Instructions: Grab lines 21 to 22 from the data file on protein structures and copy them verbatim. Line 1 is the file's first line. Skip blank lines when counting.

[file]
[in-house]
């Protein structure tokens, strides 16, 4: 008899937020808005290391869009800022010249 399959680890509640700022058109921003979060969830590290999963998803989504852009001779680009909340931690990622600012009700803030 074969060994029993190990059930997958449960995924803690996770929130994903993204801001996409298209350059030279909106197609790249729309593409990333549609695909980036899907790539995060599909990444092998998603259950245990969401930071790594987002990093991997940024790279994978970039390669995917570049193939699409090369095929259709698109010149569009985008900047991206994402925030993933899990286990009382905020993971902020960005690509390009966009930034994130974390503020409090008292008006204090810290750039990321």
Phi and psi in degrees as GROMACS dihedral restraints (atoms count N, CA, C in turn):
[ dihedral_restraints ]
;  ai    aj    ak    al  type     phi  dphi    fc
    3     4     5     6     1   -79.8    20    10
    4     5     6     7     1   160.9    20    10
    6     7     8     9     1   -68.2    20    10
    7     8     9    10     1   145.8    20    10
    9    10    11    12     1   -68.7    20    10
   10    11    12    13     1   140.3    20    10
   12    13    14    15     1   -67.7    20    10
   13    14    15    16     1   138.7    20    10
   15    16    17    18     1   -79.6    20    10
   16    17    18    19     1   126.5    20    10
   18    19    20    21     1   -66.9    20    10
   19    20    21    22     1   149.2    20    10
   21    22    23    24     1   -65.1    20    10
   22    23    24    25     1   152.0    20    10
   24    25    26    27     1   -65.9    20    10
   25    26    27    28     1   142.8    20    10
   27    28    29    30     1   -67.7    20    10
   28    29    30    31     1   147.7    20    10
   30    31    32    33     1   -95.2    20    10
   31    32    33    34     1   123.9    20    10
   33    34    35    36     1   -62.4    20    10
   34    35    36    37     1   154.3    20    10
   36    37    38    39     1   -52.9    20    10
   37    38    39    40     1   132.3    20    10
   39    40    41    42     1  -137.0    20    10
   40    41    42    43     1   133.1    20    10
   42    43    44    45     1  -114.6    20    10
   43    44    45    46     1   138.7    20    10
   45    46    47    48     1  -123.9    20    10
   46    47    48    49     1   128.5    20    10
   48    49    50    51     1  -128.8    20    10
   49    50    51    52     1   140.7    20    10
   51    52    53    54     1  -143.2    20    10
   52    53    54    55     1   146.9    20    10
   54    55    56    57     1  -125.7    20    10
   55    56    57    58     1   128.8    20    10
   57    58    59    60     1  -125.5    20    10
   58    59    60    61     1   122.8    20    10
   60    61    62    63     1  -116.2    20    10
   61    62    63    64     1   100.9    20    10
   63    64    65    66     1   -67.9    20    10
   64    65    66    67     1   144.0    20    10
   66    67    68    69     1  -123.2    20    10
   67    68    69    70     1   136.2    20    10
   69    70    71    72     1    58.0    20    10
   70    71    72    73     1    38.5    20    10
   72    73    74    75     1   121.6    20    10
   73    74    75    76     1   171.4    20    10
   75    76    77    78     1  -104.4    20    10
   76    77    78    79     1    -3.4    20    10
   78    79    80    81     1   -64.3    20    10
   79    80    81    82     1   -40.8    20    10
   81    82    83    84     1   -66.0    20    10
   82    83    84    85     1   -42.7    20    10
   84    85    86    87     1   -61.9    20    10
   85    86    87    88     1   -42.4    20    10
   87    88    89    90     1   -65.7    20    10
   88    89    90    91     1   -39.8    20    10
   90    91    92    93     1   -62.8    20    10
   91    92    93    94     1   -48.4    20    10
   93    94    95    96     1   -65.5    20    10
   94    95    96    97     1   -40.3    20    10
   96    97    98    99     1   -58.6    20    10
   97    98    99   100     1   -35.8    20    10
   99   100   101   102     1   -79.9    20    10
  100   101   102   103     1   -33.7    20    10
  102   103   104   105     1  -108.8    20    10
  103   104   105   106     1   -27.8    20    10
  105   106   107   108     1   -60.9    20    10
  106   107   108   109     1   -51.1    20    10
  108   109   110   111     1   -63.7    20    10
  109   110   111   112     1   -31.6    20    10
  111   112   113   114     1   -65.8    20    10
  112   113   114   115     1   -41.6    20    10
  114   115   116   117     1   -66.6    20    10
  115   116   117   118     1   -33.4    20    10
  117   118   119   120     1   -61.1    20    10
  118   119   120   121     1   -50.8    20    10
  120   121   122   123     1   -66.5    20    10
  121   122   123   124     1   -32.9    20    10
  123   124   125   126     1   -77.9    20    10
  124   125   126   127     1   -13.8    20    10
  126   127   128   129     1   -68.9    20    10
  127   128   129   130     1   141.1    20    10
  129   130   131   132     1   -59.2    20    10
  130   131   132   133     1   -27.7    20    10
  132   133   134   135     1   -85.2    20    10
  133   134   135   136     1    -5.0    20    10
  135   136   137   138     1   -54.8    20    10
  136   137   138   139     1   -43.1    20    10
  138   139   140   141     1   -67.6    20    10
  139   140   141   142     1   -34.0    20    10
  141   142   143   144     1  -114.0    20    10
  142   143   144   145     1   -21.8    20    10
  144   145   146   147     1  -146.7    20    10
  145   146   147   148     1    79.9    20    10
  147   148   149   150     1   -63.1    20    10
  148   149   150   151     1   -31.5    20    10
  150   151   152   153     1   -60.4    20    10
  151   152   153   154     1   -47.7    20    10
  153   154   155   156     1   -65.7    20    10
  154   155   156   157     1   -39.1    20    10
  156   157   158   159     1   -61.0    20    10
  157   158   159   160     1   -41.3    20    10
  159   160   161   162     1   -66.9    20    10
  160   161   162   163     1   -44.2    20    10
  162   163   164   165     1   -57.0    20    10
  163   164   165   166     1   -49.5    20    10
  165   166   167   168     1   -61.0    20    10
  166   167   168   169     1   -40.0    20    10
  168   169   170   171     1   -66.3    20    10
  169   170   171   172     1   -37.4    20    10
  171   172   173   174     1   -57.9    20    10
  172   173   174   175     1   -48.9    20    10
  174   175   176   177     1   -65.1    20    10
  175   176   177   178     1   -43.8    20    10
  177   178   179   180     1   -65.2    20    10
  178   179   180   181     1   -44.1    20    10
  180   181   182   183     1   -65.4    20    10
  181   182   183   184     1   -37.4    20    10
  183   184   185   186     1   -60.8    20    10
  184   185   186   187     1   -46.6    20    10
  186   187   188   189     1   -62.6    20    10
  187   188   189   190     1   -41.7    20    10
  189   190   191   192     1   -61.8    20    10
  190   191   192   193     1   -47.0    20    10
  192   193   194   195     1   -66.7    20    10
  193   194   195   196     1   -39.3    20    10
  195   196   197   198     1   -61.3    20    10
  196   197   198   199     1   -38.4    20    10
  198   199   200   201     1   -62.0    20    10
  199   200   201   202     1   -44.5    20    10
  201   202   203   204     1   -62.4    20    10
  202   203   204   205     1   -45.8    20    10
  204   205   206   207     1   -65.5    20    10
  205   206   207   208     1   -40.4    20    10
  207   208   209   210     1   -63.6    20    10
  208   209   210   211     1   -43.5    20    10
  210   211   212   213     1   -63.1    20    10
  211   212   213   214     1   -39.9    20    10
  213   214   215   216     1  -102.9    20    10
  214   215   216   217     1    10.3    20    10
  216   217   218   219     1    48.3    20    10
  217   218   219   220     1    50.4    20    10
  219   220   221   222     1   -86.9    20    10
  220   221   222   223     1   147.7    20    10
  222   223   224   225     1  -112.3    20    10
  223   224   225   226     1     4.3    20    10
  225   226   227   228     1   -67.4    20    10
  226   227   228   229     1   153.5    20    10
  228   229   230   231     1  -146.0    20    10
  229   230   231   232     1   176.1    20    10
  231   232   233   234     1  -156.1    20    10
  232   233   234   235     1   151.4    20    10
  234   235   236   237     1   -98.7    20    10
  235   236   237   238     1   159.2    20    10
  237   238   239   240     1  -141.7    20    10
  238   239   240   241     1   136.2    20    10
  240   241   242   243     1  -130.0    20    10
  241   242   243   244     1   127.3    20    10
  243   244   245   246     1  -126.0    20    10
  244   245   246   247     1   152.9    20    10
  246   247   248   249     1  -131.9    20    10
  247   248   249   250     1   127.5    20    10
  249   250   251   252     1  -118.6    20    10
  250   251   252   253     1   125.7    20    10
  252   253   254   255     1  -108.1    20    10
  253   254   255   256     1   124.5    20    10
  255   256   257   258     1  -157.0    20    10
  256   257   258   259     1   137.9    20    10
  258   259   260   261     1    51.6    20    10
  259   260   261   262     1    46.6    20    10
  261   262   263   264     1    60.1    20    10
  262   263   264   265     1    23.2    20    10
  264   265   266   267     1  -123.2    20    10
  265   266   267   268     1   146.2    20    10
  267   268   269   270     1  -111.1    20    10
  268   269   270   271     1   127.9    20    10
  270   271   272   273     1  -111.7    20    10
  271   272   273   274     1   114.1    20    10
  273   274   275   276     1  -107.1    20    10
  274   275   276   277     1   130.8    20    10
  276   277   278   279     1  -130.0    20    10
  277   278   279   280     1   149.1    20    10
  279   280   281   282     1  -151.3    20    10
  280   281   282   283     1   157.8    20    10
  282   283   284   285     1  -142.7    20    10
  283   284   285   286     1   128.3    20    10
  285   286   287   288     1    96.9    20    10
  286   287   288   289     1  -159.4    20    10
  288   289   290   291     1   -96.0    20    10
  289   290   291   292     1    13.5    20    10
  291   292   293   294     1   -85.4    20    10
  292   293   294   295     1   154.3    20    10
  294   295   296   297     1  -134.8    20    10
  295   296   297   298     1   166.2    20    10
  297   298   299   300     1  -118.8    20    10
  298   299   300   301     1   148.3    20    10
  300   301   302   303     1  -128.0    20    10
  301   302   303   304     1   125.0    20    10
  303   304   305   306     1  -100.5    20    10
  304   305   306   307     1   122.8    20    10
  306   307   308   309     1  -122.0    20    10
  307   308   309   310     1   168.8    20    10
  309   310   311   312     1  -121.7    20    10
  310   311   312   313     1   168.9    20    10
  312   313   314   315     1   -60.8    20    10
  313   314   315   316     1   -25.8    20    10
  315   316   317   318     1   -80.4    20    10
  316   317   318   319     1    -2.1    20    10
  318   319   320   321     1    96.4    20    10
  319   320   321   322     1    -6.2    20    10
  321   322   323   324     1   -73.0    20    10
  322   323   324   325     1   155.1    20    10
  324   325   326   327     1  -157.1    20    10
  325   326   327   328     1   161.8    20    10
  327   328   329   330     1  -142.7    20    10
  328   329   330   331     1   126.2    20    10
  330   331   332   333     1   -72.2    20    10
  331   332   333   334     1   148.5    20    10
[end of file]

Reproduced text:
   25    26    27    28     1   142.8    20    10
   27    28    29    30     1   -67.7    20    10